Municipalities themselves are the problem, not the arbitration system

Don't make war on health care workers to deal with a handful of police and fire awards

TORONTO, Feb. 14, 2013 /CNW/ - Hospital and long-term care workers urged Ontario's Premier today to question the claims of municipalities that misrepresent arbitration outcomes and ignore the fact that the majority of municipal essential service contracts are freely negotiated. 

"Municipalities freely negotiate over 90 per cent of their essential service contracts. Only a small number go to arbitration. The municipalities' call for changes to arbitration rings hollow and should be resisted by the Premier," said Michael Hurley president of the Ontario Council of Hospital Unions (OCHU) the hospital division of the Canadian Union of Public Employees (CUPE) in Ontario.

Hurley called on Premier Kathleen Wynne not to make war on health care workers to satisfy a renewed push by the Association of Municipalities of Ontario (AMO) to bias the arbitration system in favour of employers.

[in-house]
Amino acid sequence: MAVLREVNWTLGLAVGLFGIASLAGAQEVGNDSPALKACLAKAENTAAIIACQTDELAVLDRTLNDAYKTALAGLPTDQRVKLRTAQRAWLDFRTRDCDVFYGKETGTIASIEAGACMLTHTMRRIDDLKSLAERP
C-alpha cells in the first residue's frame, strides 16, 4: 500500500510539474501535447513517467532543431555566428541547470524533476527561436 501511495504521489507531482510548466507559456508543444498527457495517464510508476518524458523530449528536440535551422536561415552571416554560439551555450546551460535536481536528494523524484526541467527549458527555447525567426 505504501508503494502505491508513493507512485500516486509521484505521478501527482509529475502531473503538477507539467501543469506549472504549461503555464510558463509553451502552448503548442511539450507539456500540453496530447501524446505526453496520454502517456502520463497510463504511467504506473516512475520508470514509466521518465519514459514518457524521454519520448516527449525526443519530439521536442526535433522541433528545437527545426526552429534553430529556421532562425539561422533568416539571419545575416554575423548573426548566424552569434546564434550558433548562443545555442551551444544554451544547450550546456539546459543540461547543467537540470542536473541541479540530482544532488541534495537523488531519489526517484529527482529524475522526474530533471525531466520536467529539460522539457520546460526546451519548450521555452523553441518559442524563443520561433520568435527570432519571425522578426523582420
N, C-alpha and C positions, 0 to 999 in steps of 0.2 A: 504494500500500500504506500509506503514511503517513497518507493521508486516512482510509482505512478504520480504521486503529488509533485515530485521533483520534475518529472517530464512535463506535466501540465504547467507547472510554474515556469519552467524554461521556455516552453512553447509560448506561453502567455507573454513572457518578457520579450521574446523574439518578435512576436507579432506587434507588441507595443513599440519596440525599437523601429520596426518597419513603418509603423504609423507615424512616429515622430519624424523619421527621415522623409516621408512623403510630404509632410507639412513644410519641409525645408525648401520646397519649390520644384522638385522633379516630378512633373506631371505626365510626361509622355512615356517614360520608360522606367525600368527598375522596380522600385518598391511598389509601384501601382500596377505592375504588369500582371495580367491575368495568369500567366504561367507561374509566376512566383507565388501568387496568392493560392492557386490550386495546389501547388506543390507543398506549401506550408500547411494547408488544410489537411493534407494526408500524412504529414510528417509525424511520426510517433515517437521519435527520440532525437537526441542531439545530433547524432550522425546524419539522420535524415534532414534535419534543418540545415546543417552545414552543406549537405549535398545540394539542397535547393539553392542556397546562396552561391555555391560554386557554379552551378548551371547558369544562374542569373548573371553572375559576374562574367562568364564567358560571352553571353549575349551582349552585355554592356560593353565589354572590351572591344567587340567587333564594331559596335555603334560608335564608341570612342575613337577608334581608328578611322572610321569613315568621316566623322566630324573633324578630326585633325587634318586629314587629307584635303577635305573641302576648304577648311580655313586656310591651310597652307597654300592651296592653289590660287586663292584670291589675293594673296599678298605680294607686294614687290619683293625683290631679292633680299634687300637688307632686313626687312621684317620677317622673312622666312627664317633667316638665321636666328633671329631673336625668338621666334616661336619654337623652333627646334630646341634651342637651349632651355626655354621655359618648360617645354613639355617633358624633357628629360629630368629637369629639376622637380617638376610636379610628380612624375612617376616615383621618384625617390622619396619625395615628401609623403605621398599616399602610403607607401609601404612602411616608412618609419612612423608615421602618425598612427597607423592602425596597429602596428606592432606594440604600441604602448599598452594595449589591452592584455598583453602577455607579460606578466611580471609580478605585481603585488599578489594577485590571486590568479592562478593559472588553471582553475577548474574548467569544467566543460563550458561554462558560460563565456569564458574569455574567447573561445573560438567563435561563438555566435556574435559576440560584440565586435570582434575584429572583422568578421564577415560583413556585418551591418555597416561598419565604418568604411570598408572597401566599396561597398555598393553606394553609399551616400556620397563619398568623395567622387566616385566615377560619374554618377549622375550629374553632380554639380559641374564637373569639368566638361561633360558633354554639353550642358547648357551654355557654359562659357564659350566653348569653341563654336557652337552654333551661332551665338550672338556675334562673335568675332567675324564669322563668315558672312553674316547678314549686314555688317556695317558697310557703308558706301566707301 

CUPE represents over 70,000 health care workers who are deemed essential and do not have the right to strike. In place of that right, Ontario's hundreds of thousands health care workers (85% of whom are women) have access to an independent arbitration process to resolve issues when bargaining reaches an impasse. 

Far from being overly generous, wage settlements in the health care sector - whether freely negotiated or arbitrated - lag freely negotiated wage increases in the public and private sectors.  OCHU and its 30,000 hospital sector members have freely negotiated contracts for the last four rounds of hospital central bargaining and not accessed arbitration. 

"In the health sector both collective bargaining and arbitration are working well. Tampering with either should be avoided," said Hurley, pointing to the recent turmoil in the education sector caused by provincial interference in collective bargaining. 

With only a small percentage of municipal contract negotiations with police and fire decided at arbitration "we fear that the municipalities are using the province as the heavy in their negotiations with municipal emergency services. We strongly urge the Premier to deal with the municipalities and not undermine the rights of health care workers to independent arbitration," Hurley said.

SOURCE: Ontario Council of Hospital Unions (CUPE)

For further information:

Michael Hurley President, Ontario Council of Hospital Unions (OCHU) 416-884-0770
Stella Yeadon CUPE Communications 416-559-9300


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